The People are Revolting

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Count de Monet
I come on the most urgent of business. It is said that the people are
revolting!

King Louis XVI
You said it, they stink on ice.

History of the World, Part I (1981)

I’m sorry, I couldn’t resist.

But if the willingness of the French to rebel against indignities forced on them by the ruling class is historically predictable, even more so is the fervor with which nominally egalitarian-minded editorial boards like that of the New York Times will defend that class against all comers. Yesterday’s opinion piece from the Times was exactly this kind of tripe (h/t to packmember Mark Kahn). Read it and read it again, because we will see this narrative repeated a thousand times over the next 2-3 decades. Like any abstraction, this one stands in for any legitimate criticism of the outcome of a policy action.

What narrative am I talking about?

“It’s not that the policy was bad. People just misunderstood it, or it was presented the wrong way. Next time we will do it right and it will work.”

It is not just an emerging narrative that will increasingly have the power of the world’s most powerful missionaries behind it – our boldest politicians, popular scientists, authors, entertainers, media members and other luminaries. It is not just condescending. It is also a lie. And like many of the most powerful lies, in this case it exists and will thrive because its adherents believe it serves a Greater Truth: climate change is coming, climate change is real, and the consequences of inaction may be dire.

I believe this Greater Truth really is true. Incidentally, if you work in financial markets and haven’t read Jeremy Grantham’s mid-year note on the subject, I recommend it.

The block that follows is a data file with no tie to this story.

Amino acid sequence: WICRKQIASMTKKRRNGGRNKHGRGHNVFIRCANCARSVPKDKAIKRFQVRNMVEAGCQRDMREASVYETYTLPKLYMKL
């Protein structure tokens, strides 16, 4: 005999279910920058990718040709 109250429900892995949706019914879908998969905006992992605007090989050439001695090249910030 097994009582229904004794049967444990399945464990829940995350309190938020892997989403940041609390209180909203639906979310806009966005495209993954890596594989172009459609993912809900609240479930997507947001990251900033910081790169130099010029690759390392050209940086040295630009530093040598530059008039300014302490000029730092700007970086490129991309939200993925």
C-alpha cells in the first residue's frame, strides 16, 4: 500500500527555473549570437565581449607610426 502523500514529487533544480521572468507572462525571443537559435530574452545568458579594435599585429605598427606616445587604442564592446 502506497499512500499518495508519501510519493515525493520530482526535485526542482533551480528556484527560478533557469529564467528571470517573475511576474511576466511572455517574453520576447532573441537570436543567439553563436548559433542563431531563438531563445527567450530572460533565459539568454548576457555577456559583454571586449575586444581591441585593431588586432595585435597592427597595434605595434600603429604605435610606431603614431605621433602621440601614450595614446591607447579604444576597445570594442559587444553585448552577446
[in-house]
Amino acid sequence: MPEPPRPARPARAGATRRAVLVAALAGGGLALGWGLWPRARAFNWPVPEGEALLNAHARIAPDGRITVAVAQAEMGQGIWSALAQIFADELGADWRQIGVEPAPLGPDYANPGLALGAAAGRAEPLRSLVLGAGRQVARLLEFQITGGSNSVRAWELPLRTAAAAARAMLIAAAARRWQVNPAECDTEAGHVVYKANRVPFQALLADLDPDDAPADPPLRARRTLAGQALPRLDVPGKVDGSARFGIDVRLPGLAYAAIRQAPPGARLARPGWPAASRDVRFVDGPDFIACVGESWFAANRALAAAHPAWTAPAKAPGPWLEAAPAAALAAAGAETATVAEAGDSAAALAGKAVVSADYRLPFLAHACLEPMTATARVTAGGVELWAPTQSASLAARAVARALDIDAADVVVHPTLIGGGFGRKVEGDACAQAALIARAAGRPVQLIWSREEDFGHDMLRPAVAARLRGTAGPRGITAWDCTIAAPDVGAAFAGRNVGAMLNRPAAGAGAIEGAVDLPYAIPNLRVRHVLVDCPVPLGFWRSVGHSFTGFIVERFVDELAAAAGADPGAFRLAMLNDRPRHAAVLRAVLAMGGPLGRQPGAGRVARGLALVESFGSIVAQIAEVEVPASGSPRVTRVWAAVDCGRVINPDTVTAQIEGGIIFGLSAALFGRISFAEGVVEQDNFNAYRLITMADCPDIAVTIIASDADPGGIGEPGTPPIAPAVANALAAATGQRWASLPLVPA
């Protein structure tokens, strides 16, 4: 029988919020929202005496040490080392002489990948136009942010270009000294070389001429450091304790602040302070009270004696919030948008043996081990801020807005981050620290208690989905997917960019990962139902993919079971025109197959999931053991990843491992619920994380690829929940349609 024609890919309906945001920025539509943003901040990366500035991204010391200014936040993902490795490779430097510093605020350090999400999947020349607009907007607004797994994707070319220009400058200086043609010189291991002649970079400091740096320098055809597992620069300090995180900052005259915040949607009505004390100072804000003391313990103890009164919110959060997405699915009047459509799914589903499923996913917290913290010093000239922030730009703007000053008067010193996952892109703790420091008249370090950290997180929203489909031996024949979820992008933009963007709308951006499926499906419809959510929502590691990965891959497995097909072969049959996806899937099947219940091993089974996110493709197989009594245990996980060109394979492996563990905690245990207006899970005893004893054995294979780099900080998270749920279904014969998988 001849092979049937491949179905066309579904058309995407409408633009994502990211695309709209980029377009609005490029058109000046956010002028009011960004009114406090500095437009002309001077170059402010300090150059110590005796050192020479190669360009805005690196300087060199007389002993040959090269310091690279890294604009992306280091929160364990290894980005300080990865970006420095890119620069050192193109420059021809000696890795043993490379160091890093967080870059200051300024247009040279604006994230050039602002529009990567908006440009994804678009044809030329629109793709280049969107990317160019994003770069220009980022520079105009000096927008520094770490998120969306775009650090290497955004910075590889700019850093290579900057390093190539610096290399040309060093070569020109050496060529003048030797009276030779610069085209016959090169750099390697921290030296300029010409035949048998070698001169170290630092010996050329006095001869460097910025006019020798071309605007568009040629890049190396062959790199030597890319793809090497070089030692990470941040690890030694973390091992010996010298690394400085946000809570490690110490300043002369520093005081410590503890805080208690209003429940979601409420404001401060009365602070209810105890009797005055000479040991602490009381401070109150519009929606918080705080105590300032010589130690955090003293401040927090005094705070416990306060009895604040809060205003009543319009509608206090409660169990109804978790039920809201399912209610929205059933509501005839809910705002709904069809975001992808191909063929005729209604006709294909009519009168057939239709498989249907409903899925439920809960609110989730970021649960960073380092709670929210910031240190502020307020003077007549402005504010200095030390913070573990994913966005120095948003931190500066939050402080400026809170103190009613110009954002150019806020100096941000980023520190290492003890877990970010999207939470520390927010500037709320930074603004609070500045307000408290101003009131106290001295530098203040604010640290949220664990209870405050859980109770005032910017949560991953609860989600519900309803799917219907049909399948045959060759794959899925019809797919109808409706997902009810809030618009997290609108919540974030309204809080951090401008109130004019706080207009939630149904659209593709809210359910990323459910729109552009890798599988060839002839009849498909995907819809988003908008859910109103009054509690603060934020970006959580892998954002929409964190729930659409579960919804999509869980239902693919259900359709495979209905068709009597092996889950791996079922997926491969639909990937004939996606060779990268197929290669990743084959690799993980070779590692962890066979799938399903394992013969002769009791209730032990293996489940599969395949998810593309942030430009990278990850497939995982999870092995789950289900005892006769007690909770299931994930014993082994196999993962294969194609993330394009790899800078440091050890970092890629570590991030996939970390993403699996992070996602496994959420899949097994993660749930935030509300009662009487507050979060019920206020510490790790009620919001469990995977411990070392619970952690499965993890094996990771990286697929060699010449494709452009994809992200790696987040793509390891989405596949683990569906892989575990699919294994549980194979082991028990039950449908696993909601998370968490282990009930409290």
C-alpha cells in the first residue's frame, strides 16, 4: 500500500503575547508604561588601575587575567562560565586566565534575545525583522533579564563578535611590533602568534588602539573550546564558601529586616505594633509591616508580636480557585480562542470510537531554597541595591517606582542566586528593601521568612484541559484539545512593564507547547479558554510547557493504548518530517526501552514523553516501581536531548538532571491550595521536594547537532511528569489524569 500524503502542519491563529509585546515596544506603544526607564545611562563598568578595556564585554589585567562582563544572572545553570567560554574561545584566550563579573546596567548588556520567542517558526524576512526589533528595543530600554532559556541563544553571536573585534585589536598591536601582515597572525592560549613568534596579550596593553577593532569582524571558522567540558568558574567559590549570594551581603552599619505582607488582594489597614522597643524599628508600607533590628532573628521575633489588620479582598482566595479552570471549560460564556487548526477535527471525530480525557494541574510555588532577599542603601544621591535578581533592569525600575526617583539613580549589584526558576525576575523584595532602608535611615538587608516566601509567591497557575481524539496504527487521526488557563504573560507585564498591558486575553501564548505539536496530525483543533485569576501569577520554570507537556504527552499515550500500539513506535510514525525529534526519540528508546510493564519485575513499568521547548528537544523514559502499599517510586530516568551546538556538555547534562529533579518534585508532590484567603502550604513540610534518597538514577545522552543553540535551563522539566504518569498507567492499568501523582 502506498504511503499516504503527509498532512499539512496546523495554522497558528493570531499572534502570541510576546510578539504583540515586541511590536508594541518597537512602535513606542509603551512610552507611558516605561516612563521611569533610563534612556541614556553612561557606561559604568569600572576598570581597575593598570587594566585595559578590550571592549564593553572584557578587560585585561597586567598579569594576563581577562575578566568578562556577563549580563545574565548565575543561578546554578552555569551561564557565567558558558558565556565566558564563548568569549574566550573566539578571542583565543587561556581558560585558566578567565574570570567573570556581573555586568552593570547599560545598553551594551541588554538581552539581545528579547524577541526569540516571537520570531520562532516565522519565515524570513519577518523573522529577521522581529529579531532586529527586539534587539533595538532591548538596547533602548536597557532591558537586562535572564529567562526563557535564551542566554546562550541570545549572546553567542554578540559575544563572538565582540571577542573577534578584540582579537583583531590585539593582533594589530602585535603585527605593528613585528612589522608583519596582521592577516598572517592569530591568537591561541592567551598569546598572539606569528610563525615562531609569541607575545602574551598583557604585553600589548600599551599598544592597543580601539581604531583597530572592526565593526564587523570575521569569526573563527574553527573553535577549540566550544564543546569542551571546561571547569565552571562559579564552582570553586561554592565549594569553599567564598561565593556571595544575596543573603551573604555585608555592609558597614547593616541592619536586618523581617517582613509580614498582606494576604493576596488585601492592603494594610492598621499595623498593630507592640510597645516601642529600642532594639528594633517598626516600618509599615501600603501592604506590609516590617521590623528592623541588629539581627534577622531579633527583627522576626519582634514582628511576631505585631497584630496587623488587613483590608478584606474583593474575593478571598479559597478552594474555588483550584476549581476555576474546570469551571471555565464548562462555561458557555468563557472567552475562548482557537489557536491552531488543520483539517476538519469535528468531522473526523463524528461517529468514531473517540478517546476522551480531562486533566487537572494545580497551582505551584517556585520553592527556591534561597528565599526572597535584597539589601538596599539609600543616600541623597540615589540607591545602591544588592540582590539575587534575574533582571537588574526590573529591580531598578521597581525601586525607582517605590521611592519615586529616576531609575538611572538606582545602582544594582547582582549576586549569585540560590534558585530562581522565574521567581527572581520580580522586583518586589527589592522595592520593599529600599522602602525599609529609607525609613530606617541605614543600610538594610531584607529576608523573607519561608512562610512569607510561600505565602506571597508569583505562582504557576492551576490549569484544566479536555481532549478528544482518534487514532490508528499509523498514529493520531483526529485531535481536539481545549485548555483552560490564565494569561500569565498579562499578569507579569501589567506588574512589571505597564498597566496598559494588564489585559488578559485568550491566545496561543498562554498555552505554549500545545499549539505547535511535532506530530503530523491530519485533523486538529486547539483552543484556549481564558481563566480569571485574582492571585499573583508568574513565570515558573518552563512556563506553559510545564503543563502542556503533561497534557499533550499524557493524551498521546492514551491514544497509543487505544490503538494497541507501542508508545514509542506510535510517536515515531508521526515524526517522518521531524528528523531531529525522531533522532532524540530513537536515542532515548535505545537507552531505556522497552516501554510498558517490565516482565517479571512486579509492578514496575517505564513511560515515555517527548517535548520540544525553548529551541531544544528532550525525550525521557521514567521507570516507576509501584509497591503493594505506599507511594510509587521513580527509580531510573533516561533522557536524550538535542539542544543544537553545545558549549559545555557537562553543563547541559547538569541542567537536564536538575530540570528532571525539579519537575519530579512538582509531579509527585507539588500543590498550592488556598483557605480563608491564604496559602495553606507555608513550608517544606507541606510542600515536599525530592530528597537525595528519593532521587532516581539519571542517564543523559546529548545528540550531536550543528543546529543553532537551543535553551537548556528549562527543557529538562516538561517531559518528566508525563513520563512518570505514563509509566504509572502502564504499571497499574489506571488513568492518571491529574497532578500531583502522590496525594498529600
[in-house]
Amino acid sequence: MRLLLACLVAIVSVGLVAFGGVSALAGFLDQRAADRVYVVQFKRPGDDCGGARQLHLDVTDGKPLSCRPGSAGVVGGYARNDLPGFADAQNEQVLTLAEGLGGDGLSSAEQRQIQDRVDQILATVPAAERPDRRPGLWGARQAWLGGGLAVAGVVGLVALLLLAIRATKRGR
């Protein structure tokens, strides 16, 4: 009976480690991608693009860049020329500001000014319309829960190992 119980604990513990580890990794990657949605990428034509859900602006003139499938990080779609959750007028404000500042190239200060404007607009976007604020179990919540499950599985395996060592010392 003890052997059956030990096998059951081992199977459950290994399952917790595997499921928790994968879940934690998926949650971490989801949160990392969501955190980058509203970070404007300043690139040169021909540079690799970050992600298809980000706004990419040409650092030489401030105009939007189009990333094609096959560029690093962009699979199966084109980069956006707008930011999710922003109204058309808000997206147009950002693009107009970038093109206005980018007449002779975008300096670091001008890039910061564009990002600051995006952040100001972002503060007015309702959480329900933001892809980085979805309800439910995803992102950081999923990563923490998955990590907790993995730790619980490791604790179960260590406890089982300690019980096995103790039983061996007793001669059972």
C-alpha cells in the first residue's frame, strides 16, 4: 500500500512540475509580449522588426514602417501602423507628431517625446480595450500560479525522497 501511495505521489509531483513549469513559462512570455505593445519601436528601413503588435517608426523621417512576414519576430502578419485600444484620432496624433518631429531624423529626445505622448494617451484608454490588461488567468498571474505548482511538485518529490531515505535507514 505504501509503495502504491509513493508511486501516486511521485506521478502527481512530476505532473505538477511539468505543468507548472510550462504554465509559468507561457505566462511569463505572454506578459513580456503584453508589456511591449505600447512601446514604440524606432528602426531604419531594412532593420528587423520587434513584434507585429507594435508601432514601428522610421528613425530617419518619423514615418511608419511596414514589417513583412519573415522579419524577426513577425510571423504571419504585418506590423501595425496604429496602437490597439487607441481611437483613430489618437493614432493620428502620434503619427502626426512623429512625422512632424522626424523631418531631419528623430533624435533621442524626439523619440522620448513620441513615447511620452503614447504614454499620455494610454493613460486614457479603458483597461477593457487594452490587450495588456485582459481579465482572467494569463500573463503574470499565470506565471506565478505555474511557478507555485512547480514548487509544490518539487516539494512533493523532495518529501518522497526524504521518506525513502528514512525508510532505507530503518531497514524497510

Oh, sure, I entertain some outside chance, like I would with any complex system like climate, that we’ve got it all wrong. It wouldn’t be the first time. But I don’t think it is possible to be a serious person and to deny the compelling evidence of a warming earth and human influence on it any longer. I know some of our readers disagree. Some have probably been waiting for us to be a voice to say that climate change and climate science are just more misleading narratives. Sorry. If that’s what you’re waiting for, you’d better find a comfortable chair.

It is also important, however, that the fact that climate change is real does not mean that climate change! is not also a meme.

How do we tell the difference between the two?

A claim of climate science will be falsifiable and will have stood up to
attempts to do disprove it.

A claim of the climate change! meme will be non-falsifiable or will be a social science projection improperly conflated with hard science in order to achieve a desired policy end.

When someone tells you that climate science indicates that it is very likely that continuing to emit greenhouse gases at levels even dramatically below current quantities will result in an increase in mean temperatures, variability in weather and a general rise in sea levels, they are discussing climate science. When someone tells you that not joining this accord or signing that treaty, or not passing this policy or that policy, or not voting for this candidate or that candidate are anti-science, they are promoting the climate change! meme.